WKU Public Radio News Staff
Mon November 18, 2013
Warren County Students Will 'Jump' Their Way Through New York City
On a Tuesday after school, the gym at Natcher Elementary in Warren County hosts a team in training. The Jumpin’ Jaguars are bound for the Big Apple.
This competitive jump roping team will perform in the Macy’s Thanksgiving Day Parade in New York. They are coached by Vickie Odil, who has two children on the team.
Two hundred other jumpers from across the nation will add to the pageantry of the parade with their synchronized jumps and turns. Odil says only five students, all from Warren County, were chosen to represent the Commonwealth.
"The coaches had to submit their names, each child had to be 12 years and older, they had to be at a certain skill level, they had to have competed nationally," explains Odil. They had to be able to do the routine that they're doing which looks pretty easy, but when you try it, it's pretty hard, especially when you're doing it with others and staying right on task."
The local jumpers are Mia Odil from Drakes Creek Middle School, Rachel Yarano from South Warren Middle School, and Jenna Baldwin, Kaelin Odil, and Sarah Armstrong, all from Greenwood High School.
During a practice round, Jenna Baldwin and a teammate stand on opposite ends of two jump ropes while another teammate jumps the crisscrossing ropes.
"Right here we're doing Multiples and Double Dutch, which is where the rope goes under your feet two, three, or four times before you land, so you have to jump really high," remarks Baldwin.
Then there’s speed jumping. You can hear the ropes whistling in the air. These ropes are made of cable wire that you don’t want to be hit with, as some jumpers can attest.
Competitive jump roping requires tremendous endurance. The Jumpin’ Jaguars have spent the past three months doing high cardio workouts in preparation for the Macy’s Parade. Coach Vickie Odil says the athletes will be required to jump the entire parade route. That’s three hours without stopping.
"There's 200 jumpers and there's six in each line, and after so many minutes, the first line splits and they have to run down the sides where someone will hand them a small sip of water in a cup," states Odil. "They can't stop running, they run to the back, take a sip, throw it, as they're running back into the formation at the back of the line and continue."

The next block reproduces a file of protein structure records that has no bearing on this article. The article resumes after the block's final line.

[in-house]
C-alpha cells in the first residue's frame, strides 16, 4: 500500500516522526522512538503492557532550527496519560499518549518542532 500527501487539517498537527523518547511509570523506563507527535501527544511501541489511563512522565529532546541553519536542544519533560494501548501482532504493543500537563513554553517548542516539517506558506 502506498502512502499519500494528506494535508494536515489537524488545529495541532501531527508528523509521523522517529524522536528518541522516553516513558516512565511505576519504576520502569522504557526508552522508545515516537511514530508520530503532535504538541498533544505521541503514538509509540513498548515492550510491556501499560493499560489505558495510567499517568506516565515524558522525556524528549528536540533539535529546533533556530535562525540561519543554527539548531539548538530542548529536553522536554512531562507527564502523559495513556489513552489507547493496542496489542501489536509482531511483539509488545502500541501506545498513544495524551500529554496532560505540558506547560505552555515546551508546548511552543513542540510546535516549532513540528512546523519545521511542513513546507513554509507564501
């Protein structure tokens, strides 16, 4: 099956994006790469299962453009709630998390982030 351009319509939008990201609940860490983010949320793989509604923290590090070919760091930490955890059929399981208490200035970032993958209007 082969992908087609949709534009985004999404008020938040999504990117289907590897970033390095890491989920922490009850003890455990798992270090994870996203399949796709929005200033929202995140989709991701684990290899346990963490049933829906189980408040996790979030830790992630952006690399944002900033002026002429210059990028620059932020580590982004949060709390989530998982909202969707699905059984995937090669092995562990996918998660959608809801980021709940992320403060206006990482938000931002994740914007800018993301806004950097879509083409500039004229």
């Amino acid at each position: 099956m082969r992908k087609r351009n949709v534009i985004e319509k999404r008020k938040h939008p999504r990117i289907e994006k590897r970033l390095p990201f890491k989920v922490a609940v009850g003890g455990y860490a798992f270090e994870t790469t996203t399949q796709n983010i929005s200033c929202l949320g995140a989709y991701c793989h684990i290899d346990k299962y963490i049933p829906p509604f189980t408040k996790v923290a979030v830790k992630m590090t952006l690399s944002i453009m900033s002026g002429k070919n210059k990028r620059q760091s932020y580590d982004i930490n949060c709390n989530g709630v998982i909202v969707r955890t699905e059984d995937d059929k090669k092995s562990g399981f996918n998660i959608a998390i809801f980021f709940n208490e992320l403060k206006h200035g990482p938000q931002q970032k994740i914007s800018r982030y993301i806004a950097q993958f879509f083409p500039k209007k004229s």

To jump the entire distance, the jumpers have to be in top condition for a sport that’s not always recognized as such.
"It's not known. A lot of people think of playground jump roping. Once they see it, they're really impressed by it," says Odil. "It's a great exercise that takes a lot of talent. They make it look a lot easier than it actually is."
Starting from Central Park, the jumpers will be performing along the two-and-a-half mile route that winds through New York City. The parade draws an estimated 3.5 million spectators, enough to make these young performers a little nervous. Twelve-year-old Mia Odil is the youngest jumper.
"I think I'll be a little nervous, but once I get there and see all the people and everything, I won't be as nervous," comments Odil.
The local jumpers will arrive in New York City on November 26, two days before the parade. It will be the first time all 200 jumpers from around the nation will be together to practice their routine.
For 10th grader Jenna Baldwin, she will miss her traditional Thanksgiving at home, but the experience, she says, will be worth it.
"I've watched the parade every year since I was little and I've also wanted to go to New York and watch it. Being in it is a lot better than watching it, so I'm really excited," replies Baldwin.
Find a video of the Jumpin' Jaguars here.